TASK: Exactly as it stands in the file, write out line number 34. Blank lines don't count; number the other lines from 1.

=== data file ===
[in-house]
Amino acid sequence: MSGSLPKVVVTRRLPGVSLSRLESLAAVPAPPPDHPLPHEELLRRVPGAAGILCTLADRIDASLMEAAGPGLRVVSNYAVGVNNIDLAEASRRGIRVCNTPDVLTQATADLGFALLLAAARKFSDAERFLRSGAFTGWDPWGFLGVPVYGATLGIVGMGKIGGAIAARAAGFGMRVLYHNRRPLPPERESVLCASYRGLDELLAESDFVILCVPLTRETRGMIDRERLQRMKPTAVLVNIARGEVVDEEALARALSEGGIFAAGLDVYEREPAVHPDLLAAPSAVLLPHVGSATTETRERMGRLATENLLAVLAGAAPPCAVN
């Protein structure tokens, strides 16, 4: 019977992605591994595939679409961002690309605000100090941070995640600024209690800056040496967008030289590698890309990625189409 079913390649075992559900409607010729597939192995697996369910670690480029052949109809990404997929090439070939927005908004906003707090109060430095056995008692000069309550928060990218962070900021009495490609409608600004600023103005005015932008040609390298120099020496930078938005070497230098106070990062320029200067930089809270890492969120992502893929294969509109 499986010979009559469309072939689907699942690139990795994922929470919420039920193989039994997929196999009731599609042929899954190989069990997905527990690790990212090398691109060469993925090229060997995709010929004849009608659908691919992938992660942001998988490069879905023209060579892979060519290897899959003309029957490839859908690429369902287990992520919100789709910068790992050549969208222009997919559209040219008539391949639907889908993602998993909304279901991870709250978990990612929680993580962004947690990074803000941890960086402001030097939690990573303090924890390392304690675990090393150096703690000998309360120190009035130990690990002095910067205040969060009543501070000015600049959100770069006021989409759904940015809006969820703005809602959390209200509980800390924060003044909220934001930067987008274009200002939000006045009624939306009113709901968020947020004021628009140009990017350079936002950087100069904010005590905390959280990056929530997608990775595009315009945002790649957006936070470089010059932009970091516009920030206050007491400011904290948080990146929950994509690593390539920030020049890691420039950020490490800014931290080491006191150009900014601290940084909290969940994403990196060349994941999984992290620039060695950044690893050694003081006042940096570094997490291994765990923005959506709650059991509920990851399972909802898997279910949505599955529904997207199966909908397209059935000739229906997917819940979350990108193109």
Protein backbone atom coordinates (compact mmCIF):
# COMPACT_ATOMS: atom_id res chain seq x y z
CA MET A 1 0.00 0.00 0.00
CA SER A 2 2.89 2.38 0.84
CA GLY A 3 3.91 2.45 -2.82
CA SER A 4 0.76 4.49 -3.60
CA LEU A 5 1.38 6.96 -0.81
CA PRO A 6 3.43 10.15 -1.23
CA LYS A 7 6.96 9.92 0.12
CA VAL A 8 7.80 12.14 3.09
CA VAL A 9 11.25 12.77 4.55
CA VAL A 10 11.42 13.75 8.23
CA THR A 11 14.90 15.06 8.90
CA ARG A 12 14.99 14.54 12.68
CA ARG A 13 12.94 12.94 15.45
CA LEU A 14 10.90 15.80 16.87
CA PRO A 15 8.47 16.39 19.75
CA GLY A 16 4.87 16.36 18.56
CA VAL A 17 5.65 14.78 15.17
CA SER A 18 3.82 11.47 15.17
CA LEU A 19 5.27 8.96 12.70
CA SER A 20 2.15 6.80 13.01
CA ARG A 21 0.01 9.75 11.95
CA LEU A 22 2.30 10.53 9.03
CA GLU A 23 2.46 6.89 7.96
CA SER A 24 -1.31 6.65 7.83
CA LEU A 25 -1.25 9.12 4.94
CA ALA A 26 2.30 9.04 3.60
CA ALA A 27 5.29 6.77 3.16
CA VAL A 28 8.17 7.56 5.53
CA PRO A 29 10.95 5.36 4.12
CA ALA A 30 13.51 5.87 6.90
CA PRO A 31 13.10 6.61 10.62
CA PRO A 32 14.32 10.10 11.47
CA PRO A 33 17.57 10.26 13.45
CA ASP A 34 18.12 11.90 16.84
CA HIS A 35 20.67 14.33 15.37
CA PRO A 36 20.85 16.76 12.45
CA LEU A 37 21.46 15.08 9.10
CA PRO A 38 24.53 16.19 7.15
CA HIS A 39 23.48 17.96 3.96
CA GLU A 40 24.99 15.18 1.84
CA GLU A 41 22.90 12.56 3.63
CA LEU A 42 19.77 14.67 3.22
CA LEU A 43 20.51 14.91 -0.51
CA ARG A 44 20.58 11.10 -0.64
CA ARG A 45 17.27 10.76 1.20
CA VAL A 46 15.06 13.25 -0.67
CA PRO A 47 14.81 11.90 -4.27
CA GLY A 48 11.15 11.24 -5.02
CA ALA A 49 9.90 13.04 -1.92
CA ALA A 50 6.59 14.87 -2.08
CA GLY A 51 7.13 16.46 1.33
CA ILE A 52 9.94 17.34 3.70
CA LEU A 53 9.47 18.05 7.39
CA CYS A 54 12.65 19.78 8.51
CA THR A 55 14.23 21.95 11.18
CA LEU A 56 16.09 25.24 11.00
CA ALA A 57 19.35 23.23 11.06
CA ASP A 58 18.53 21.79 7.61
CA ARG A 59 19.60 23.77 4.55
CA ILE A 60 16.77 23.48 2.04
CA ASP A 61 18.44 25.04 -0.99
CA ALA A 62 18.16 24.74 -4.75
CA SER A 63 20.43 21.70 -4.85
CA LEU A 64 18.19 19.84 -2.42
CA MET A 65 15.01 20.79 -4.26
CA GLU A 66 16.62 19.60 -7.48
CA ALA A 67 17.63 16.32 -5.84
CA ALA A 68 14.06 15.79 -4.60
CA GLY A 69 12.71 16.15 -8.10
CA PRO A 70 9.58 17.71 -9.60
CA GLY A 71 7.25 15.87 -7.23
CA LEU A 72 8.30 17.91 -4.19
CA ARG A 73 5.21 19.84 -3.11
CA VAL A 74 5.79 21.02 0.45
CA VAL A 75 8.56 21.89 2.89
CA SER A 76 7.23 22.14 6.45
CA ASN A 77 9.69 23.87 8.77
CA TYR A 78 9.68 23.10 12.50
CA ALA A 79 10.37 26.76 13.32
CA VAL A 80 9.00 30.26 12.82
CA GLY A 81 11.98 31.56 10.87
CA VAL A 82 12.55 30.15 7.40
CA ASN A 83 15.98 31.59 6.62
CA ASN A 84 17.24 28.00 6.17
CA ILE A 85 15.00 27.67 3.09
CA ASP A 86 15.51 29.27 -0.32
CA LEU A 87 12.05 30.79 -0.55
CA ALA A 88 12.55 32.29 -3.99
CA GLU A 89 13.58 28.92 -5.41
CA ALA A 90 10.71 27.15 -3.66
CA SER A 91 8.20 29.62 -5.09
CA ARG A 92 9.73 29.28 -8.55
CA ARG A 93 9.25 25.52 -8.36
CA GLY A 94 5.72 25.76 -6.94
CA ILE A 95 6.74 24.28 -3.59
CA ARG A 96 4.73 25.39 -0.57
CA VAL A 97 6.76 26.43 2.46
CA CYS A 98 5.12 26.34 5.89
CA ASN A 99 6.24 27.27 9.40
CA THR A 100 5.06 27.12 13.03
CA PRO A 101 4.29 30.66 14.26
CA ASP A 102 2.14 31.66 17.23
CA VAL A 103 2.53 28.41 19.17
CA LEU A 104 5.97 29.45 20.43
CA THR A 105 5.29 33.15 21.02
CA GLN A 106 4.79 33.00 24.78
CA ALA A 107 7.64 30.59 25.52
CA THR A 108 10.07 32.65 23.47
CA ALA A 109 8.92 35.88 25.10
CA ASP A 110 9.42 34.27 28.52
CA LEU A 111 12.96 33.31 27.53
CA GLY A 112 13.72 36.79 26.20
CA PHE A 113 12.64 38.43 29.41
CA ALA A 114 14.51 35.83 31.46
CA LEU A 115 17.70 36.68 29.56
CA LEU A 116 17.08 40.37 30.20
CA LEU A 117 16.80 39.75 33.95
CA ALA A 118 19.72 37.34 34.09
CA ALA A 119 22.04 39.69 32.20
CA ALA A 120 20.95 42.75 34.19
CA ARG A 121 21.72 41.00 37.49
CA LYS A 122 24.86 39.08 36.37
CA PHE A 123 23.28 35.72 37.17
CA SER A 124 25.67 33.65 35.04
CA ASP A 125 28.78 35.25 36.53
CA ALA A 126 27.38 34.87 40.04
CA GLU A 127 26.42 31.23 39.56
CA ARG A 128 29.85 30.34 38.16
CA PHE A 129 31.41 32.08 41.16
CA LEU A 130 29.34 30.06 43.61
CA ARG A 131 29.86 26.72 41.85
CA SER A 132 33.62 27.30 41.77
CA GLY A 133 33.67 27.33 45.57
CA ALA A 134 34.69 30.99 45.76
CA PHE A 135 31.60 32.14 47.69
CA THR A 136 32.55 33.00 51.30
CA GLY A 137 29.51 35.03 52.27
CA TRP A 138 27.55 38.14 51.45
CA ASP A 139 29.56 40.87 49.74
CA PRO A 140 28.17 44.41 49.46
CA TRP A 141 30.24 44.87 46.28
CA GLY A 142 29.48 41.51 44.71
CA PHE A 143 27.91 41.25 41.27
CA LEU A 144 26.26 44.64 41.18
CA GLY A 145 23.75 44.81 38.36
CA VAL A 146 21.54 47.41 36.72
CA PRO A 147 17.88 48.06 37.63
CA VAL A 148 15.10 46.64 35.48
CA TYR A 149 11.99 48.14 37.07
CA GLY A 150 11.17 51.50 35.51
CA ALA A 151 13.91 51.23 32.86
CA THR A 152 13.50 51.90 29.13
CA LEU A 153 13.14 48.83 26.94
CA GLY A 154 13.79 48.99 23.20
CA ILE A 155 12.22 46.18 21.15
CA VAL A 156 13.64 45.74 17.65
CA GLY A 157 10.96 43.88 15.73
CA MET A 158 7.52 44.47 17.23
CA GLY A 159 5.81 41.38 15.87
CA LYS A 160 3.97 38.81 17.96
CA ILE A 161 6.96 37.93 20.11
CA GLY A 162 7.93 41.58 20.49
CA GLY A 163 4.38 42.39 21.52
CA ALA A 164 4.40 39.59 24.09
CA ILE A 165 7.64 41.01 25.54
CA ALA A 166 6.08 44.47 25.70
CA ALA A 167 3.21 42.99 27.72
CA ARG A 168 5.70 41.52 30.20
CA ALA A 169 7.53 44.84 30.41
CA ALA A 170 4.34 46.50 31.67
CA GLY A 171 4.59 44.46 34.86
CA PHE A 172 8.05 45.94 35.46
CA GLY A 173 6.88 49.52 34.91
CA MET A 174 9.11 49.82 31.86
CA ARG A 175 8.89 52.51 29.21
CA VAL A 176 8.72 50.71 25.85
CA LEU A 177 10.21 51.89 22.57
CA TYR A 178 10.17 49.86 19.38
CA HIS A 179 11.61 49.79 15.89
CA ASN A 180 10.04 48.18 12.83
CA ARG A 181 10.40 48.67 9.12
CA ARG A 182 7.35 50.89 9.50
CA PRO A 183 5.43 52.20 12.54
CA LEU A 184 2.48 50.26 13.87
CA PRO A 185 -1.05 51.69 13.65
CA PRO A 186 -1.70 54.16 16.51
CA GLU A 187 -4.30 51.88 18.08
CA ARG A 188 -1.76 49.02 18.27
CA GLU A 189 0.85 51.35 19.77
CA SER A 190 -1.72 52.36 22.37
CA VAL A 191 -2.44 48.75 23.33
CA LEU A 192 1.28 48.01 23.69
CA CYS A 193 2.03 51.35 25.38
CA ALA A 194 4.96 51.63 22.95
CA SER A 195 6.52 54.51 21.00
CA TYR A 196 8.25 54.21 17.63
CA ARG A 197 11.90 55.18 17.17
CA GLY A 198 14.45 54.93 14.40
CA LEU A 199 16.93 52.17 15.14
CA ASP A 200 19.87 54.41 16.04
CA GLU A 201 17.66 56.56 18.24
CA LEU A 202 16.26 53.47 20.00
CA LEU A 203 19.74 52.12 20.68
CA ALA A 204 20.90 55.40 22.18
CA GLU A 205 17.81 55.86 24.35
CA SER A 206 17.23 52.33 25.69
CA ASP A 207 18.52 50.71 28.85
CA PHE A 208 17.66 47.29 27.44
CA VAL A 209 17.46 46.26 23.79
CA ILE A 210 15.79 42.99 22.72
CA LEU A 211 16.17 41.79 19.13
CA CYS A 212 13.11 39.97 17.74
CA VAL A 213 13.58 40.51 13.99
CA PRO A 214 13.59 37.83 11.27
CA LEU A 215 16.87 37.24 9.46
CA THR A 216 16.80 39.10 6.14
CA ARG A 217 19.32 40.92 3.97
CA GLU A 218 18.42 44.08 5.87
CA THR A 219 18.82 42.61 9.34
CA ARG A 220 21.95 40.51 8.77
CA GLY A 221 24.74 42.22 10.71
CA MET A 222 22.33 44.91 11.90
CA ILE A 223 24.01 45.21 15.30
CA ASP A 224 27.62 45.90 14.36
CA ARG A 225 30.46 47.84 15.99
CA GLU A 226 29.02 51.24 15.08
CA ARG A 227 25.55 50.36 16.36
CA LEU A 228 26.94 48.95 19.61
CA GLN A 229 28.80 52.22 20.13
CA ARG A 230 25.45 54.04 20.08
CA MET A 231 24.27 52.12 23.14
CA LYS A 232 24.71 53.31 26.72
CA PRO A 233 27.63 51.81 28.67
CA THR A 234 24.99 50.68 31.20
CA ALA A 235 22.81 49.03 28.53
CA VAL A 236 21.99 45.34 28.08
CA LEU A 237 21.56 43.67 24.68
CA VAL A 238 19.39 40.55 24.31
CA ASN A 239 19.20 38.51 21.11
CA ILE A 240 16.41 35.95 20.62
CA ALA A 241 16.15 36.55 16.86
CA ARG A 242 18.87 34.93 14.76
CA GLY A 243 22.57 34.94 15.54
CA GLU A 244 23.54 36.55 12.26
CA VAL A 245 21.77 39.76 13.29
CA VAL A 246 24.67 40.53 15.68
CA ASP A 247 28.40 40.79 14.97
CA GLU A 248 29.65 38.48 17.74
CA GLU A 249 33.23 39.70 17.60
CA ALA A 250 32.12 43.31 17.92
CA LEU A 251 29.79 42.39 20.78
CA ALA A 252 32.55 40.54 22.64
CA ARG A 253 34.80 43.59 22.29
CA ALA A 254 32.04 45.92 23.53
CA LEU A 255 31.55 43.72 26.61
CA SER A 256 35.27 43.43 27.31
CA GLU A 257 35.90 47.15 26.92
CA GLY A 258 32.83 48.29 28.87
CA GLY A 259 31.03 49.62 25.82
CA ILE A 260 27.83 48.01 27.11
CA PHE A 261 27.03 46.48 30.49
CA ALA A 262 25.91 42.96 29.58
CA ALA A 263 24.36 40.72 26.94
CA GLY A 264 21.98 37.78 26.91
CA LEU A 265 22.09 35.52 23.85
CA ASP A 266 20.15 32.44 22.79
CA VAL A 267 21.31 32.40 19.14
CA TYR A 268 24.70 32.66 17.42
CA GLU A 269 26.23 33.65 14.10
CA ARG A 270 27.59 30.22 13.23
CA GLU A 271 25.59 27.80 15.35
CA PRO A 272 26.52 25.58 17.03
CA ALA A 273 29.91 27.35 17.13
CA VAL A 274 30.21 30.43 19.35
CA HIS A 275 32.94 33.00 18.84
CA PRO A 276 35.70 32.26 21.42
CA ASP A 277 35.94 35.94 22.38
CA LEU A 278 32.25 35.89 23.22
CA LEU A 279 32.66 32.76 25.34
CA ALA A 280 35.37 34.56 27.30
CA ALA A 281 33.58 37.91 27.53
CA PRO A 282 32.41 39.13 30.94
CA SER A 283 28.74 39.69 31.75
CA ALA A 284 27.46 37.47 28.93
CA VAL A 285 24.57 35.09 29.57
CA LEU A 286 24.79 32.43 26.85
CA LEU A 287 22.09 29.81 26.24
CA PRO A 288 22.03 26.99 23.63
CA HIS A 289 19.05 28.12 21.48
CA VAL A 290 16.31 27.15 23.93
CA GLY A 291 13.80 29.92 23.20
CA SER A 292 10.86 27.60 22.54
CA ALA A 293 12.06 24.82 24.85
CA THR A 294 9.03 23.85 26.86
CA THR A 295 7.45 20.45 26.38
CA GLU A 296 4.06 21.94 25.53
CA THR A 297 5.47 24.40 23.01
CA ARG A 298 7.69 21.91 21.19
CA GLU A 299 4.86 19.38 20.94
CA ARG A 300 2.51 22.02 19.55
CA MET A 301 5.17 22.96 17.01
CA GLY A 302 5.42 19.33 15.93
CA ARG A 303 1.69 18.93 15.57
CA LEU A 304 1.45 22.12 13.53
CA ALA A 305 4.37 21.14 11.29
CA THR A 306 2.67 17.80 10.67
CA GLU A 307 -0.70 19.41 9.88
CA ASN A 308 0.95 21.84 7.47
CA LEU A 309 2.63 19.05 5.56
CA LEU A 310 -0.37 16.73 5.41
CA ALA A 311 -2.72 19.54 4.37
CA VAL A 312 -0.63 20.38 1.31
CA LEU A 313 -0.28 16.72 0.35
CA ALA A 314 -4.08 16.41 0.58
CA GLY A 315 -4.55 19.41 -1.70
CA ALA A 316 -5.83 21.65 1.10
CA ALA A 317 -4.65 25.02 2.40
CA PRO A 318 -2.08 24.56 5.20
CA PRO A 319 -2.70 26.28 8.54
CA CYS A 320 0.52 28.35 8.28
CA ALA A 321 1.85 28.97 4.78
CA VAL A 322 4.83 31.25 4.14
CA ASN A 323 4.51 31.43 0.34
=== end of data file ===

CA PRO A 29 10.95 5.36 4.12